A low hill stands just outside the village of Doon, with the unlikely name “Bottle Hill”. Local legend tells how it got its name. One version says that a family who lived there long ago awoke one morning to find the hill covered with gold (no doubt an act of the fairies who lived in the fort nearby). They went to collect it, but not satisfied with filling their pockets, they left to get some buckets. On returning, to their dismay there was no gold in sight and the hill was covered in bottles. Another version says that bottles were discarded here by pilgrims going to Saint Fintan’s Well.


A priory of Canons regular existed at Toomaline. Here a comunity of regular priests lived and ministered to their flock. The monastery was suppressed in the 16th century and the monks scattered. Most of them went to the continent but some remained among the local people, moving from house to house, keeping the faith alive at the peril of their lives. The monastery itself was renovated and became the home of Marshall’s, landlords in the area in the 19th century. No trace of it exists today.


Many acres of bog land lie in the west part of Doon parish. Turf was cut here for centuries. The road was originally built on top of the bog but as the turf was cut away, the road was left perched precariously above the bog. Many houses along the road had several steps going down to them. It wasn’t until the 1950’s that the Limerick County Council set about lowering the road. Most of the bog is known as Cooga Bog, but College Bog is found near the Glebe, so called after the Erasmus Smith School in. Knocknacarraige. Samuel Lewis “Topographical Dictionary of Ireland” 1837 says “The bog is in the lower part of the parish, is exceedingly valuable and lets at a very high rent; near the close of the last century more than 100 acres of bog moved from one towns land into two others destroying thirteen cabins, the inmates of five of which perished”.


Down through the years quarries were a common sight in every parish all over Ireland. There was big demand for stone as roads, houses and walls were all made of stone and mortar. Many families earned their living and reared their families by quarrying stones at so many pennies and in later years so many shillings per cubic yard.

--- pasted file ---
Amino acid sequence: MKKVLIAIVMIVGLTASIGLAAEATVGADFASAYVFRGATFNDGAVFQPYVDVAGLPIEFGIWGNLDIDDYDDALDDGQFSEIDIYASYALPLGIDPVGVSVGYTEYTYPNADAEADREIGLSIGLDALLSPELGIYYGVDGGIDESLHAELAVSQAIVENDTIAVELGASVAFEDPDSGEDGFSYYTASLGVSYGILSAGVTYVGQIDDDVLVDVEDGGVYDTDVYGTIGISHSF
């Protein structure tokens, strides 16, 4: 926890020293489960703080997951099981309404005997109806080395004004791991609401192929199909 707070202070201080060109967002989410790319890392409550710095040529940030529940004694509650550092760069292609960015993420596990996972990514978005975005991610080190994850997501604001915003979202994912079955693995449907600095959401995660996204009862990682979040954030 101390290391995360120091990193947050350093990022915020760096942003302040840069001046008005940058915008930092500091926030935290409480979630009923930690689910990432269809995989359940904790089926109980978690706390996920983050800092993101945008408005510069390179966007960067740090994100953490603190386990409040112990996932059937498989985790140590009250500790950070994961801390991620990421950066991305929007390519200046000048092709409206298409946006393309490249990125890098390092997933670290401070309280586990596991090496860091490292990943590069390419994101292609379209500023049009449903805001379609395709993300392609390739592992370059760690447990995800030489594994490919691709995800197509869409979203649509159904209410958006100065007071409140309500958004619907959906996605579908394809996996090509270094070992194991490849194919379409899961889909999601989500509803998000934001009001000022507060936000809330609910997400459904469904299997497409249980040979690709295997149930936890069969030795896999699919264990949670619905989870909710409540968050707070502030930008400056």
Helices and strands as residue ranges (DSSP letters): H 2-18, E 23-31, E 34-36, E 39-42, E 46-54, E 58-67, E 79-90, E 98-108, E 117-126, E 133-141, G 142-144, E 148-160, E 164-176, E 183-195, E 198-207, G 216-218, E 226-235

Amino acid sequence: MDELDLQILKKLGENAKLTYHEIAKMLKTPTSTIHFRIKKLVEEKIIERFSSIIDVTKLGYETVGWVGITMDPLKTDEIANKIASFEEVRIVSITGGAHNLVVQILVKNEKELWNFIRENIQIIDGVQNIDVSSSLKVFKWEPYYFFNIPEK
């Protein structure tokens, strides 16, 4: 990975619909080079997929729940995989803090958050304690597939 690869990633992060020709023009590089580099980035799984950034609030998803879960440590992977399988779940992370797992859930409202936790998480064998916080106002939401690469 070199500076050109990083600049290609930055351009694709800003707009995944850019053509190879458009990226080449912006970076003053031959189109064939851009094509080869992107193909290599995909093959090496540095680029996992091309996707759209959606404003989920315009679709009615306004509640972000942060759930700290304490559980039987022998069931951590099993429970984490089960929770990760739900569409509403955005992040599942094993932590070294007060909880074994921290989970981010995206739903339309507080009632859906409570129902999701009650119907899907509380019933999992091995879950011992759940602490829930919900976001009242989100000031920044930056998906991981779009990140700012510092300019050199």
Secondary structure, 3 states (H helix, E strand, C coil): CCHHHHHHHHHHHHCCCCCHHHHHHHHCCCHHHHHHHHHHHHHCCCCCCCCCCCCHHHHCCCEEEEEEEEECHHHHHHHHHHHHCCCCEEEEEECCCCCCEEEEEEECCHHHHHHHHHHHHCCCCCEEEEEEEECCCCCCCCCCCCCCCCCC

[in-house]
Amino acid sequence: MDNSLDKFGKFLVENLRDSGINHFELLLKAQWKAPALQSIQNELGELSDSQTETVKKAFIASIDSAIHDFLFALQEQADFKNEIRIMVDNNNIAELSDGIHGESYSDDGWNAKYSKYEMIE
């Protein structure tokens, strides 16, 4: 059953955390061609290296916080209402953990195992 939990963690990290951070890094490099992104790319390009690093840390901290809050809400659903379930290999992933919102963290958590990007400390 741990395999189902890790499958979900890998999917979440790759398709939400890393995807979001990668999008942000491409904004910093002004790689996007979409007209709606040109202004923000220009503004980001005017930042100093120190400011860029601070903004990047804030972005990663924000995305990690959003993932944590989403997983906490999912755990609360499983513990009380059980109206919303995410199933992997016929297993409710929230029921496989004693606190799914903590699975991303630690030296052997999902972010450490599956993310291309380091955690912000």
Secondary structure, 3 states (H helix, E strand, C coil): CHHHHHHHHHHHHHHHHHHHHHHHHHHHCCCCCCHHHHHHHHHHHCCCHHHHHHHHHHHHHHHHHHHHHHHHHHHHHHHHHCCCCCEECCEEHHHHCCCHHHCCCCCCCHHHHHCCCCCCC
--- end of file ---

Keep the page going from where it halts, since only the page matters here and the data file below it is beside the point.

The best known quarry for miles around Doon was known as the “White Quarry”. This quarry had two types of stone, namely sand stone and pencil stone. The sand stone was of a very good quality and was used in the building of St. Michael’s Church in Tipperary Town, our own church here in Doon and possibly the churches in Kilcommon and Hollyford, it even was shipped to London. The last stones quarries here were used to build our local Allied Irish Bank in the year 1920. Jcrmiah Toohey was the last man to work in this quarry.


In 1800 the road between the monastery and convent had narrowed down to very inconvenient limits at the place where it entered the main street. On the left was the cemetery – sacred ground not to be encroached upon, on the right was the little strip of land (The site of the old church, a poor thatch covered structure, which was built about 1655 and is now the yard of a garage) which belonged to the Christian Brothers.

Peter presented sufficient ground from the little plot to widen the road to its present dimensions and in return obtained the promise that a footpath and wall would be built at the expense of the county, from the monastery gate to the convent.

The footpath still exists but half of the wall that stood in front of the garage was demolished to give it access.



Main Street, Doon,Co. Limerick.

Phone: 061 380 336


Main Street, Doon,Co. Limerick.

Phone: 061 380106


Upper Main Street, Doon, Co. Limerick.

Phone: 061 380026


Doon, Co. Limerick.

Phone: 061 380167


Main Street, Doon,Co. Limerick.

Phone: 061 380 168

Email: jamespfox@eircom.net

Web: http://www.facebook.com/THELOCALDOON


Doon, Co. Limerick.

The Parish Church in Doon is situated on an elevated site off the main street nestled against the hills and commanding an amazing view of the countryside. Steps lead up to the Church or it may be accessed by a sloping driveway. The grounds are beautifully landscaped and immaculately maintained. An ornate gate guards the entrance and to the right of this as you look towards the Church is a grotto to Our Lady.


Saturday Evening 6.30pm

Sunday Morning 9am and 11am

Mass times in convent of mercy chapel:

10am each day including Sundays

Web: www.doonparish.ie



Graveyard Code: LI-DOON (HistoricGraves.com) follow the link here:  Doon Historic Graves click here

Location: Doon, Co. Limerick.

GPS: 52 36′ 14.6772″ N 8 14′ 40.3116″ W




Doon, Co. Limerick.

Doon Historical Society: www.doonblisce.com



(September Annually)

Venue: Doon, Co. Limerick

Email: info@paddydakar.com

Web: http://www.thepaddydakar.ie

The Paddy Dakar is an ‘orienteering on motorbikes’ charity event that takes place in and around Slieve Felim and the Silvermines Mountains which straddle counties Limerick and Tipperary.

It is held as a tribute to Irish Dakar Riders past and present who by their participation have demonstrated themselves to be the pinnacle of Off-Road endurance riding.

The Dakar (Formerly the Paris Dakar) is the last rally of its kind in the world and Ireland has had 4 riders finish the Rally, it’s also the most dangerous with 48 deaths since its inception in 1978.

The Paddy Dakar is a weekend event and 2013 will be the fourth time the event has been run. The course is aimed at people who ride adventure bikes and who may not have been in any kind of competition in the past, or have any Off-Road experience.

In short…..it’s going to be orienteering on motorbikes but on off-road conditions with Road Rubber.